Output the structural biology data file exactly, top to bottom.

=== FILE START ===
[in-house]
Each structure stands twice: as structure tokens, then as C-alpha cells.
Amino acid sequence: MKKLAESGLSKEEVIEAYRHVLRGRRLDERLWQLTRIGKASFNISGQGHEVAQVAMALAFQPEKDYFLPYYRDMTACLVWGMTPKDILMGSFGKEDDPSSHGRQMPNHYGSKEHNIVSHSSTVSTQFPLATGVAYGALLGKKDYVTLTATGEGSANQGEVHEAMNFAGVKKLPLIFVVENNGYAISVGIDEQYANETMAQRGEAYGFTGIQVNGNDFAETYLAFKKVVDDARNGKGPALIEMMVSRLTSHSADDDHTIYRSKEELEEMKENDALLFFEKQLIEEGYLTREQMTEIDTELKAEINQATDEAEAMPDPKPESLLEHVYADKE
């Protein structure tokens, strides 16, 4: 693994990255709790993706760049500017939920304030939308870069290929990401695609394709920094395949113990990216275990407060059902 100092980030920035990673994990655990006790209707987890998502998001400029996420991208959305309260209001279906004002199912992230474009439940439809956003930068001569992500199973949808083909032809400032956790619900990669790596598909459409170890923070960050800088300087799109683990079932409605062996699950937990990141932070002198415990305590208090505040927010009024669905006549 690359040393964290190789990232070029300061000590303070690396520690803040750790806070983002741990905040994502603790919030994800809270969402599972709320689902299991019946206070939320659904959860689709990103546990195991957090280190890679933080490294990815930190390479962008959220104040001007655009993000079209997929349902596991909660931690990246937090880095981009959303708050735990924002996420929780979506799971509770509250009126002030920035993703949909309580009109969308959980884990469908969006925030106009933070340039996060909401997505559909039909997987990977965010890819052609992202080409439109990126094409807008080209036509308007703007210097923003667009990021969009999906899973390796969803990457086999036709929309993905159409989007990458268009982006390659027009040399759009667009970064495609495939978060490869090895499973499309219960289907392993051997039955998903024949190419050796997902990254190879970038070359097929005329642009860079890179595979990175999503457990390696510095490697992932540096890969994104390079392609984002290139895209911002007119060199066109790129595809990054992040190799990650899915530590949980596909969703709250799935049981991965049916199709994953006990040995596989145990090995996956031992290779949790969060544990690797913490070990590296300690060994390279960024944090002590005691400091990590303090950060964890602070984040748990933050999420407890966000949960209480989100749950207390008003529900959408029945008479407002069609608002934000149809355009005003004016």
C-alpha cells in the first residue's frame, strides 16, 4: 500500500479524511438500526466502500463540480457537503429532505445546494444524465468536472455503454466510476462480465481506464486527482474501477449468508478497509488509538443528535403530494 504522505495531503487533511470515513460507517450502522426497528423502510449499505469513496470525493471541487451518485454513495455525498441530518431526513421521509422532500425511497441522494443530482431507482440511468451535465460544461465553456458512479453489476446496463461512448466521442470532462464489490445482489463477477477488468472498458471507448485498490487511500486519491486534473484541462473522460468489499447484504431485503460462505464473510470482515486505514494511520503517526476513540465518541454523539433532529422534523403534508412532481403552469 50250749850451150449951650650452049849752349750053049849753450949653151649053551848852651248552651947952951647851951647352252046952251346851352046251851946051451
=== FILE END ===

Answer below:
[in-house]
Each structure stands twice: as structure tokens, then as C-alpha cells.
Amino acid sequence: MKKLAESGLSKEEVIEAYRHVLRGRRLDERLWQLTRIGKASFNISGQGHEVAQVAMALAFQPEKDYFLPYYRDMTACLVWGMTPKDILMGSFGKEDDPSSHGRQMPNHYGSKEHNIVSHSSTVSTQFPLATGVAYGALLGKKDYVTLTATGEGSANQGEVHEAMNFAGVKKLPLIFVVENNGYAISVGIDEQYANETMAQRGEAYGFTGIQVNGNDFAETYLAFKKVVDDARNGKGPALIEMMVSRLTSHSADDDHTIYRSKEELEEMKENDALLFFEKQLIEEGYLTREQMTEIDTELKAEINQATDEAEAMPDPKPESLLEHVYADKE
């Protein structure tokens, strides 16, 4: 693994990255709790993706760049500017939920304030939308870069290929990401695609394709920094395949113990990216275990407060059902 100092980030920035990673994990655990006790209707987890998502998001400029996420991208959305309260209001279906004002199912992230474009439940439809956003930068001569992500199973949808083909032809400032956790619900990669790596598909459409170890923070960050800088300087799109683990079932409605062996699950937990990141932070002198415990305590208090505040927010009024669905006549 690359040393964290190789990232070029300061000590303070690396520690803040750790806070983002741990905040994502603790919030994800809270969402599972709320689902299991019946206070939320659904959860689709990103546990195991957090280190890679933080490294990815930190390479962008959220104040001007655009993000079209997929349902596991909660931690990246937090880095981009959303708050735990924002996420929780979506799971509770509250009126002030920035993703949909309580009109969308959980884990469908969006925030106009933070340039996060909401997505559909039909997987990977965010890819052609992202080409439109990126094409807008080209036509308007703007210097923003667009990021969009999906899973390796969803990457086999036709929309993905159409989007990458268009982006390659027009040399759009667009970064495609495939978060490869090895499973499309219960289907392993051997039955998903024949190419050796997902990254190879970038070359097929005329642009860079890179595979990175999503457990390696510095490697992932540096890969994104390079392609984002290139895209911002007119060199066109790129595809990054992040190799990650899915530590949980596909969703709250799935049981991965049916199709994953006990040995596989145990090995996956031992290779949790969060544990690797913490070990590296300690060994390279960024944090002590005691400091990590303090950060964890602070984040748990933050999420407890966000949960209480989100749950207390008003529900959408029945008479407002069609608002934000149809355009005003004016």
C-alpha cells in the first residue's frame, strides 16, 4: 500500500479524511438500526466502500463540480457537503429532505445546494444524465468536472455503454466510476462480465481506464486527482474501477449468508478497509488509538443528535403530494 504522505495531503487533511470515513460507517450502522426497528423502510449499505469513496470525493471541487451518485454513495455525498441530518431526513421521509422532500425511497441522494443530482431507482440511468451535465460544461465553456458512479453489476446496463461512448466521442470532462464489490445482489463477477477488468472498458471507448485498490487511500486519491486534473484541462473522460468489499447484504431485503460462505464473510470482515486505514494511520503517526476513540465518541454523539433532529422534523403534508412532481403552469 50250749850451150449951650650452049849752349750053049849753450949653151649053551848852651248552651947952951647851951647352252046952251346851352046251851946051451